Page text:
Petitioner also alleges that the modules of instruction supplied by respondent do not satisfy the core curriculum for home and career skills. However, the record in this matter does not provide sufficient information to determine whether this is the case. In an appeal to the Commissioner, a petitioner has the burden of demonstrating a clear legal right to the relief requested and the burden of establishing the facts upon which petitioner seeks relief (8 NYCRR §275.10; Appeal of Patton, et al., 42 Ed Dept Rep 226, Decision No. 14,832; Appeal of Pope, 40 id. 473, Decision No. 14,530). Petitioner and respondent present conflicting information on the titles of the modules of instruction, but petitioner does not present the course syllabus or other evidence of what actually is taught. While the module titles do not include a number of the content areas required by the core curriculum, the record does not establish that the required topics are not included in the modules. Accordingly, I am constrained to find that petitioner has not met her burden of proof. I remind respondent that it is responsible for providing the required curriculum in Home and Career Skills courses and urge it to review the core curriculum and course materials.
While I have found that respondent improperly assigned uncertified teachers to its Home and Career Skills courses, I cannot conclude that respondent created a specific position to which petitioner must be reinstated. Petitioner contends that she is entitled to be recalled to her full-time position pursuant to Education Law §§2510 and 3013. Those provisions require that a teacher whose position is abolished be appointed to a vacancy in a corresponding or similar position that is subsequently created (Appeal of Strong, 41 Ed Dept Rep 425, Decision No. 14,735; Appeal of Allen, et al., 34 id. 627, Decision No. 13,433). The record here shows that no vacancy occurred and no new position was created; instead, petitioner’s former teaching duties were redistributed (seeAppeal of Allen, et al., 34 Ed Dept Rep 627, Decision No. 13,433), albeit to teachers who lacked the proper certification. If, as a result of this decision, respondent creates a new position in Home and Career Skills, petitioner may indeed be entitled to such position by virtue of her place on the preferred eligible list of candidates.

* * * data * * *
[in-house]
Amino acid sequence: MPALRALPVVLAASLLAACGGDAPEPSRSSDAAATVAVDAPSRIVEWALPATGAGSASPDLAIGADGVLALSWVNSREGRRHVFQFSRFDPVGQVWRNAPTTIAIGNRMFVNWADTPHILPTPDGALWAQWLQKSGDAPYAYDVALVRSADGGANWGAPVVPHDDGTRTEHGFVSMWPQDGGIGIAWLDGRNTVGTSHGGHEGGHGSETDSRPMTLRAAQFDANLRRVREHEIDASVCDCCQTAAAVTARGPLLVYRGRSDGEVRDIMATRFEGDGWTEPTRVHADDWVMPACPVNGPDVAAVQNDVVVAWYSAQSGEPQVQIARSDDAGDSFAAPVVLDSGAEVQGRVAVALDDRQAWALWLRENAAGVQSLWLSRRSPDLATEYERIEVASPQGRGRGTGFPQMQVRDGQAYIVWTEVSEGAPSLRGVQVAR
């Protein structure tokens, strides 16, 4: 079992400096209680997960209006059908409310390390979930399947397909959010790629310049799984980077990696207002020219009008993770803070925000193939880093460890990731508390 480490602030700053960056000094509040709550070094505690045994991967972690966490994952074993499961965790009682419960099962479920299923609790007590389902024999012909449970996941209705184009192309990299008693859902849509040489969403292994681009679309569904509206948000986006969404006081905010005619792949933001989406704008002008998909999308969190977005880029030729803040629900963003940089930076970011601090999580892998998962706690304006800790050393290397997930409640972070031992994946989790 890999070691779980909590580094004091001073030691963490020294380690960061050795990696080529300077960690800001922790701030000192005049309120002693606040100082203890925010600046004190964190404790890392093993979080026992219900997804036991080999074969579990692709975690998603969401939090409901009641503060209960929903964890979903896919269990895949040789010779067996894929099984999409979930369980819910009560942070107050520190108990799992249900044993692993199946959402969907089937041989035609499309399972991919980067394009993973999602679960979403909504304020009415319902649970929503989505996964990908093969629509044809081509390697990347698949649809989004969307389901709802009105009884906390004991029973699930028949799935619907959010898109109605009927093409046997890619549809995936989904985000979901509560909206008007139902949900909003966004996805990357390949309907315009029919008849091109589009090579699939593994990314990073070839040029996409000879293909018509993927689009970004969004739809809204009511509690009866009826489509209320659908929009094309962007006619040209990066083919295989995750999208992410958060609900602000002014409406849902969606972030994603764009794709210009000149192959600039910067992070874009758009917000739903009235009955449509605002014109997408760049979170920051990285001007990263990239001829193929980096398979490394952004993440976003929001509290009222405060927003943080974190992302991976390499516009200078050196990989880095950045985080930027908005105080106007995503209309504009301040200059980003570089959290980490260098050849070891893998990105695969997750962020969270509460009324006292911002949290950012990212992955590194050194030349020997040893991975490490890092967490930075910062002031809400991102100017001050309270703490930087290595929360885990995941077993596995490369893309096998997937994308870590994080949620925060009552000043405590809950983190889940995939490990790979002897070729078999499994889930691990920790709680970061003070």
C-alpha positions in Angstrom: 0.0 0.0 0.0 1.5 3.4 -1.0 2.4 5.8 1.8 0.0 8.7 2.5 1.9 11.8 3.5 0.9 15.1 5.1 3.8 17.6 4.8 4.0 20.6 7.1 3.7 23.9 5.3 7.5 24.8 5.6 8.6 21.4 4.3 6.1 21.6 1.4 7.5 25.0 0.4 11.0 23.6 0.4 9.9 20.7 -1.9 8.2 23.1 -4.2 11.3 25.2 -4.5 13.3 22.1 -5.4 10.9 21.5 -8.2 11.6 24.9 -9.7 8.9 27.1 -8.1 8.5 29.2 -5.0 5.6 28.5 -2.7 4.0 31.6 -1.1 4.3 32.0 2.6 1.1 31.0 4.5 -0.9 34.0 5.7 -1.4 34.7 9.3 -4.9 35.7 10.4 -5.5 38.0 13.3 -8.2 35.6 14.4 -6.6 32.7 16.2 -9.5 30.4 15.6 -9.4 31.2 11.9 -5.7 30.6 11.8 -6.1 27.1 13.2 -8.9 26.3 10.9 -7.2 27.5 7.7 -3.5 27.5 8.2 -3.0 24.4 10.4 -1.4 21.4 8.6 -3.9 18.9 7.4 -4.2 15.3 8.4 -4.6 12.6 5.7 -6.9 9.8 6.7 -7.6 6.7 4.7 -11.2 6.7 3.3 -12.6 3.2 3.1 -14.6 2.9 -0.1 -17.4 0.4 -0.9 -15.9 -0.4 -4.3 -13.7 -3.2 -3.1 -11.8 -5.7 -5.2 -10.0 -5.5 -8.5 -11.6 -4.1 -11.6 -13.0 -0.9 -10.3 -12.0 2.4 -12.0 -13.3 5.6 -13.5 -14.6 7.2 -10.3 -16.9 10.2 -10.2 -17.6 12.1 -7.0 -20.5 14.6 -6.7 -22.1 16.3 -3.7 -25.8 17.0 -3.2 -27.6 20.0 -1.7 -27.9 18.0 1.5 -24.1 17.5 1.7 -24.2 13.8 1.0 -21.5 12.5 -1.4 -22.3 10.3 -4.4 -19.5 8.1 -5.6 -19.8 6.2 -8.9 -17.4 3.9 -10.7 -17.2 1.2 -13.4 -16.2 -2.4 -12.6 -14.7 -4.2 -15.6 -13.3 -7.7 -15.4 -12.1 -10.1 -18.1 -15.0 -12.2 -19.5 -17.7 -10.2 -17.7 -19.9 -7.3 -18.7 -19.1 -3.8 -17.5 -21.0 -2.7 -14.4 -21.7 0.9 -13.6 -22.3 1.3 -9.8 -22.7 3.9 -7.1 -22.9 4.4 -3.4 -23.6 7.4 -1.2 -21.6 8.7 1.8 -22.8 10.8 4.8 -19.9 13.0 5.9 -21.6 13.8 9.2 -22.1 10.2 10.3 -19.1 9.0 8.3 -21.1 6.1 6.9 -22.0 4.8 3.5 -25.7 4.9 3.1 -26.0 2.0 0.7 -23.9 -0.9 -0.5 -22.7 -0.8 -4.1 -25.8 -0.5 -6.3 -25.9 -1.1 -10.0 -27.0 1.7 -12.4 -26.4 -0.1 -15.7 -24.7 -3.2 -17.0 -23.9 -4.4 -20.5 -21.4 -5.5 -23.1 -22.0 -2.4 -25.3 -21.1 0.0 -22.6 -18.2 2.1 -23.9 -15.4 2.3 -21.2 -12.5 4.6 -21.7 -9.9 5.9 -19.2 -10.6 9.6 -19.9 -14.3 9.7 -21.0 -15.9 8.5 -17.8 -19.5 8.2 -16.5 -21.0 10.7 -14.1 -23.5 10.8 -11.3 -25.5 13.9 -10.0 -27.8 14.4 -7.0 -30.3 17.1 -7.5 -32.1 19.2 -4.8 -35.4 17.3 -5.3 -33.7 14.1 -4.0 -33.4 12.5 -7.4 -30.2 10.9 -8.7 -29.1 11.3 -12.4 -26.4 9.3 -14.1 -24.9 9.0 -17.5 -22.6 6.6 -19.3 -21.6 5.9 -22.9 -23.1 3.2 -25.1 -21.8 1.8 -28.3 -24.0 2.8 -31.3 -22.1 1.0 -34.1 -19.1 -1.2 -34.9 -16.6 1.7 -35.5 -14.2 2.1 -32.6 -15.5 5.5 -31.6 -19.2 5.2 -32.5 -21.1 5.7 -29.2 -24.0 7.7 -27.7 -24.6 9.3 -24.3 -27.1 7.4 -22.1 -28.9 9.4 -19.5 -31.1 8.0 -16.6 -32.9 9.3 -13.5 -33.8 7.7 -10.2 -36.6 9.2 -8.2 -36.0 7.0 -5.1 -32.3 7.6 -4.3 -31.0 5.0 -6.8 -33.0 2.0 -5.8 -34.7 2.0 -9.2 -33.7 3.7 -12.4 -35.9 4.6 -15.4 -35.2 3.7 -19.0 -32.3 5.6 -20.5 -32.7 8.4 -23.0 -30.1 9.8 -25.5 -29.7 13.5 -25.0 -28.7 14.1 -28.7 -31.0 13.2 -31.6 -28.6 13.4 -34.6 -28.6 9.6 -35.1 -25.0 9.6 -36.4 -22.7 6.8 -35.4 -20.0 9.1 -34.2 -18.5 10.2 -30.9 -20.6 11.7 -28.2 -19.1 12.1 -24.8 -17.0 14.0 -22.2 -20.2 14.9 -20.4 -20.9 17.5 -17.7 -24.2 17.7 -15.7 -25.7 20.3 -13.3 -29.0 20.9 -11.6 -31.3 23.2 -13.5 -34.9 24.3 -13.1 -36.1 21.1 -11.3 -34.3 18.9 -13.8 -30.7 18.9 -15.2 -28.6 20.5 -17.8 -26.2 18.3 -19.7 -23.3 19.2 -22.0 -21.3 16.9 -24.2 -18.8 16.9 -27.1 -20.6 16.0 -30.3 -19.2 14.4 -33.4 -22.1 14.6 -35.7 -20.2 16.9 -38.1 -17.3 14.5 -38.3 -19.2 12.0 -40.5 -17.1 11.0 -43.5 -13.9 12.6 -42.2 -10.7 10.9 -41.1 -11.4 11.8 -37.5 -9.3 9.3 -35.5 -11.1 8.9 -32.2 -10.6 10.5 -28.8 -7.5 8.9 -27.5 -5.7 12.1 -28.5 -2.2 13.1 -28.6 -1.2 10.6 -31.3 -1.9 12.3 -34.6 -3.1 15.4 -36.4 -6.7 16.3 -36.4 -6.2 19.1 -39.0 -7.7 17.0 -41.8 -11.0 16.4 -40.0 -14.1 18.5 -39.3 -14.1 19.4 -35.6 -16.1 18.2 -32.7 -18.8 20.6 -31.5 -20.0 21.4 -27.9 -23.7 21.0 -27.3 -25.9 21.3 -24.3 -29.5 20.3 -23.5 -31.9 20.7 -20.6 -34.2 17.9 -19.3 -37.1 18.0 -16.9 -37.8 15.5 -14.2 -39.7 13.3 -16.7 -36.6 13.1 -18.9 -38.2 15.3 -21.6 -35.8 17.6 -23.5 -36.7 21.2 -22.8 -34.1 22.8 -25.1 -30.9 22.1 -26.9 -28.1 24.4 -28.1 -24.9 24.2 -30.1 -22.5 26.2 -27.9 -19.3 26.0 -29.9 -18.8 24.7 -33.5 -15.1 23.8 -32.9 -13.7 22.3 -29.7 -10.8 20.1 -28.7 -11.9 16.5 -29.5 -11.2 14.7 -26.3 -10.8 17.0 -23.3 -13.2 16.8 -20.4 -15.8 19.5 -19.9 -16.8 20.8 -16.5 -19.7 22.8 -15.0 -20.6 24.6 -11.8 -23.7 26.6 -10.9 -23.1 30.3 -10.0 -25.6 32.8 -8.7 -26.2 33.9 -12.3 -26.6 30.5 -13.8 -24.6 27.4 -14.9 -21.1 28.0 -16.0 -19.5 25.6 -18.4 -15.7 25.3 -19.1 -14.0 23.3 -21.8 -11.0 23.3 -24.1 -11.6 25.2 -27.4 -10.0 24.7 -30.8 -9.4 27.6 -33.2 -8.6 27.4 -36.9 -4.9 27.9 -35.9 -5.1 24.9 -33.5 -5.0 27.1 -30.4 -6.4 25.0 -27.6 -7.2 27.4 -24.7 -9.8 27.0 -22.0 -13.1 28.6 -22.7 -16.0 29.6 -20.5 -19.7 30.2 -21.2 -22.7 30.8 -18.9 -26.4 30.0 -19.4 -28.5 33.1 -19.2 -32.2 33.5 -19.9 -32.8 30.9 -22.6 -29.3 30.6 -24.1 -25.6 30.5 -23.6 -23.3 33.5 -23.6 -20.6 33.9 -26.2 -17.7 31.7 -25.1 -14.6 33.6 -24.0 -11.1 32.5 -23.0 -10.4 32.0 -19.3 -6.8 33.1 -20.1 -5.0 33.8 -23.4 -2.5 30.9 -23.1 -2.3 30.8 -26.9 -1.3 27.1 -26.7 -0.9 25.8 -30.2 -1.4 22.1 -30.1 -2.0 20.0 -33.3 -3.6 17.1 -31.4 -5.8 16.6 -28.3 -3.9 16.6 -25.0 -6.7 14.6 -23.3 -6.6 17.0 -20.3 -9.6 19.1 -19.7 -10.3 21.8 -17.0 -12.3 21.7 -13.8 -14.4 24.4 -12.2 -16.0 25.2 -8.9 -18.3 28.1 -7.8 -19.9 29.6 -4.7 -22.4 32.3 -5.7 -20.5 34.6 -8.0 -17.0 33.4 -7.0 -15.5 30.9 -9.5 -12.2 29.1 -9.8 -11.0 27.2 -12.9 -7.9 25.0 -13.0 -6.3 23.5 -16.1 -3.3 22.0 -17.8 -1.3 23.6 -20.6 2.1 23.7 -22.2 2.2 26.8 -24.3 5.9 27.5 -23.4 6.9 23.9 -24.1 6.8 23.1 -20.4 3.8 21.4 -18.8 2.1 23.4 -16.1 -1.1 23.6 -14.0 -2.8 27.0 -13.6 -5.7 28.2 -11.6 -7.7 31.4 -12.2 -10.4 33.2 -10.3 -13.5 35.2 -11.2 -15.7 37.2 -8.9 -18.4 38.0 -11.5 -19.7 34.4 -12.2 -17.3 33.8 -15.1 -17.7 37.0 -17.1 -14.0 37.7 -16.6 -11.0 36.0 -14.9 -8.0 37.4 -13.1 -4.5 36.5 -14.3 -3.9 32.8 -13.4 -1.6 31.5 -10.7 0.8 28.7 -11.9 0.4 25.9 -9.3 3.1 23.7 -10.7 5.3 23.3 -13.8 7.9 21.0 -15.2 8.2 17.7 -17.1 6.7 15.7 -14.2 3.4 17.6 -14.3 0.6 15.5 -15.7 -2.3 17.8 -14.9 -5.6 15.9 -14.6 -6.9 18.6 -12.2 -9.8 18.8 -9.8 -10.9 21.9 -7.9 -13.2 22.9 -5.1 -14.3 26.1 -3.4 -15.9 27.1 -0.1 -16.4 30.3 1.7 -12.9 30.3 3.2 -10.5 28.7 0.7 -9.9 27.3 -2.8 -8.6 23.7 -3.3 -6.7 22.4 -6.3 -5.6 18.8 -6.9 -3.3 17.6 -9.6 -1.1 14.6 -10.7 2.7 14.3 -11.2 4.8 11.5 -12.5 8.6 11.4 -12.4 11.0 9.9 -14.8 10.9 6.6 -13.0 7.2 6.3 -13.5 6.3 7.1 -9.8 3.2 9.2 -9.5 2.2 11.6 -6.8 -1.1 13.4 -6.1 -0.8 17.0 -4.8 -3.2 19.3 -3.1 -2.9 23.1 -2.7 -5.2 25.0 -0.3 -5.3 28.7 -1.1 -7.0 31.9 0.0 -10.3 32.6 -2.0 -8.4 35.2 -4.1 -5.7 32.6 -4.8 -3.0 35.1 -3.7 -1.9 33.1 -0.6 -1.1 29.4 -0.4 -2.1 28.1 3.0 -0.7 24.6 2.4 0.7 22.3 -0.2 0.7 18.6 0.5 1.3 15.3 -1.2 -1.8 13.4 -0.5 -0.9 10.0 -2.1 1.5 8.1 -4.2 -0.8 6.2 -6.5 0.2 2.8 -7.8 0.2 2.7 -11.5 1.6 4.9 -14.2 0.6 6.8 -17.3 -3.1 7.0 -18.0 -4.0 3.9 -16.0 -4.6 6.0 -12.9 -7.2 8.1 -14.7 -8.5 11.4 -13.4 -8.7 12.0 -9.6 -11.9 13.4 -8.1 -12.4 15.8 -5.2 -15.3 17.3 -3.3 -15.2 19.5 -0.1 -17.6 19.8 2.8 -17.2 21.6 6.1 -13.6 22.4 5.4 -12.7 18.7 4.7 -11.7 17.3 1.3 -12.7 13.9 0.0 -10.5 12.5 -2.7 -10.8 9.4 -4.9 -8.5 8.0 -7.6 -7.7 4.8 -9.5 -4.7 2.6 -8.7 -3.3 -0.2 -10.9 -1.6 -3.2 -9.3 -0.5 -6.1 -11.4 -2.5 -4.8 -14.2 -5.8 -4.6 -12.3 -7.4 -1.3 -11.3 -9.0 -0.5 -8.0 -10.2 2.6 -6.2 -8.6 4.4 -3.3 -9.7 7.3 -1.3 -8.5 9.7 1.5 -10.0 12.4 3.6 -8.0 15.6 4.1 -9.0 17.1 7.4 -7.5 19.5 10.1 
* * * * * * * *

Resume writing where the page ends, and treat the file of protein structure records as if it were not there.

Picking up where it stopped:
THE APPEAL IS SUSTAINED TO THE EXTENT INDICATED.
IT IS ORDERED that respondent cease assigning teachers who lack the appropriate Family and Consumer Sciences or Home Economics certification to its seventh grade Home and Career Skills classes, review its curriculum, and comply with Education Law §3013 in the filling of any future vacancies.
END OF FILE
 Candidates who applied and qualified for certification prior to February 1, 2004 received certification in the occupational subject of home economics.
 While SED policy permits a team teaching approach to be used, persons not certified in Family and Consumer Sciences/Home Economics may not singly, or in combination, teach the entire Home and Career Skills course.